The Linux export command is built into the bash shell and has one main purpose – marking environment variables that should be passed to child processes. Critically, it does so without affecting other environments.
Why is this needed? Well, every time you open a new shell session, environment variables are set. If you need to change any of these variables during your session, then the shell itself has no way to select the change. This is where the Linux export command comes in – you can update the current session with changes you have made to the child process.
This is perhaps best explained by some examples:
Example 1: Changing LANG with the Linux export command
One example of an environment variable is LANG in Ubuntu, which determines the language in which programs will communicate.
One way to find your current LANG value is by executing the export command using the
-p option, like so:
export -p LANG
Bash will output a list of all exported variables on your system and their values, including LANG. This is useful if you don't know exactly what variable name you're looking for. Here's a snippet:
declare -x DBUS_SESSION_BUS_ADDRESS="unix:path=/run/user/0/bus" declare -x HOME="/root" declare -x LANG="C.UTF-8" declare -x LESSCLOSE="/usr/bin/lesspipe %s %s" declare -x LESSOPEN="| /usr/bin/lesspipe %s" declare -x LOGNAME="root" declare -x USER="root" declare -x XDG_DATA_DIRS="/usr/local/share:/usr/share:/var/lib/snapd/desktop" declare -x XDG_RUNTIME_DIR="/run/user/0" declare -x XDG_SESSION_CLASS="user" declare -x XDG_SESSION_ID="1" declare -x XDG_SESSION_TYPE="tty"
An easier way to query find the current value of LANG, however, is to run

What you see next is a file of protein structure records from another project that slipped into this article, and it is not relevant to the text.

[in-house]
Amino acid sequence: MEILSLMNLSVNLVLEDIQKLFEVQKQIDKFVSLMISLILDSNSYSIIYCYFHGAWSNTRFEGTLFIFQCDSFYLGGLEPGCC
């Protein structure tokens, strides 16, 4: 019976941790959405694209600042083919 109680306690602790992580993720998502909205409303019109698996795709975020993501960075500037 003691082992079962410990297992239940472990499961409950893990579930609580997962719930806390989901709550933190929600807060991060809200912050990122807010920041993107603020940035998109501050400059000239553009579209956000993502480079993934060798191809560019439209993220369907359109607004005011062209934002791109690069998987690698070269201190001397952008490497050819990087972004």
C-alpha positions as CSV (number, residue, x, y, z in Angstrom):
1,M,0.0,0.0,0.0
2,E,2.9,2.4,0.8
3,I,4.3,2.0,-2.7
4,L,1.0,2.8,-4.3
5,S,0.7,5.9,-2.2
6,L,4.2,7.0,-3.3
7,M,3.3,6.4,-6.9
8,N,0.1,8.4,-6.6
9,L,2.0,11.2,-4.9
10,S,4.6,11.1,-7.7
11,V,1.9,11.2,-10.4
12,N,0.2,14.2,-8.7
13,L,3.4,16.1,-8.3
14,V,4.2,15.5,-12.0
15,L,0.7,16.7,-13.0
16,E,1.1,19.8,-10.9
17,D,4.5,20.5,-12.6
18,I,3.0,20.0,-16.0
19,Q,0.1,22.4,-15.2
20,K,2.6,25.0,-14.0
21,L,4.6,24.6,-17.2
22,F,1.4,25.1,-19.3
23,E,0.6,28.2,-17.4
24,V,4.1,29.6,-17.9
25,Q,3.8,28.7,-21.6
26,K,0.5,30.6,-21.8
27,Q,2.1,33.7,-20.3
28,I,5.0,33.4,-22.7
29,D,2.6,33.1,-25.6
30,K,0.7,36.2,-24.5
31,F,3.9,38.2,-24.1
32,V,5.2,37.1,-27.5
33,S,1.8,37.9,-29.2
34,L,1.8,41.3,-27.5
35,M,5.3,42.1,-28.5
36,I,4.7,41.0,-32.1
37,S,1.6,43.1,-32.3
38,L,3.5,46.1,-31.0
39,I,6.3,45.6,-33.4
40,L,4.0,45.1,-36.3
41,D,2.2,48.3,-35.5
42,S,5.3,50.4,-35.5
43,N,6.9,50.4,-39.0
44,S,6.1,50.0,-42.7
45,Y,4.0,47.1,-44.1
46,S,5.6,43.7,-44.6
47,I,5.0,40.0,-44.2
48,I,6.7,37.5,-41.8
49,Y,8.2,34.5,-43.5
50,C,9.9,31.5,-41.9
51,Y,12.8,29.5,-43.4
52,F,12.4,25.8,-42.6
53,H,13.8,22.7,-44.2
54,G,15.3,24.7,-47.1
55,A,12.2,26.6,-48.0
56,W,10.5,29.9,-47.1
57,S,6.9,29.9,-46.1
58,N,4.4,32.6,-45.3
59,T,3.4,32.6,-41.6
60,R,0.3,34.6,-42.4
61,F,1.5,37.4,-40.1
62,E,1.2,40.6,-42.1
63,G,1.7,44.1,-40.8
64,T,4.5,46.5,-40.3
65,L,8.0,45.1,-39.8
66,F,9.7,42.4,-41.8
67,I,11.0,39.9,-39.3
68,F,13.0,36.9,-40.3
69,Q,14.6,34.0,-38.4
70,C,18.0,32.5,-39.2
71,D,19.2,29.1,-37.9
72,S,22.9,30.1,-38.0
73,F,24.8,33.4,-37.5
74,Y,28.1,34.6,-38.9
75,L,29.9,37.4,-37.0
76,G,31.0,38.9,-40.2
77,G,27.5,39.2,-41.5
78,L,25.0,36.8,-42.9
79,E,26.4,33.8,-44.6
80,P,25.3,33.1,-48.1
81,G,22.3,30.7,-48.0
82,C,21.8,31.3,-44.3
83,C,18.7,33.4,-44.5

echo $LANG. This will output your current language, which in our case is
Now let's install the German locale and use the Linux export command to change the LANG variable to it:
locale-gen de_DE.utf8 export LANG=de_DE.utf8
If we run
echo $LANG again, we'll see that its value is now
vi test and you'll see that the language is now German.
Example 2: Exporting your own variable
You can export your own bash variables as well as modifying already exported ones. Let's first create a variable:
If we type
echo $yourvar, you'll see that it returns an output of three.
But what if we move to a different shell instance, for example, by switching user?
echo $yourvar doesn't return an output.
Now let's switch back to the original shell and make it an environment variable with the Linux export command:
Now it is available as an environment variable to all subshells, users, and shell scripts in the session:
echo $yourvar 3 su otheruser echo $yourvar 3
Example 3: Adding something to the path
This is potentially the most common use of the export command. Adding something to the path lets your system easily find the command or executable file. For example, you can add a bash script saved in the
Now when you type
script.sh anywhere, it will run the script – in our case, by printing "Hello World!".
Making your changes permanent
If you want your changes to be maintained after you exit the session, you need to save them to your ~/.bashrc file.
To do so, edit .bashrc with
sudo nano ~/.bashrc or
sudo vim ~/.bashrc and add the text you typed after your export command to the bottom of the file. For example: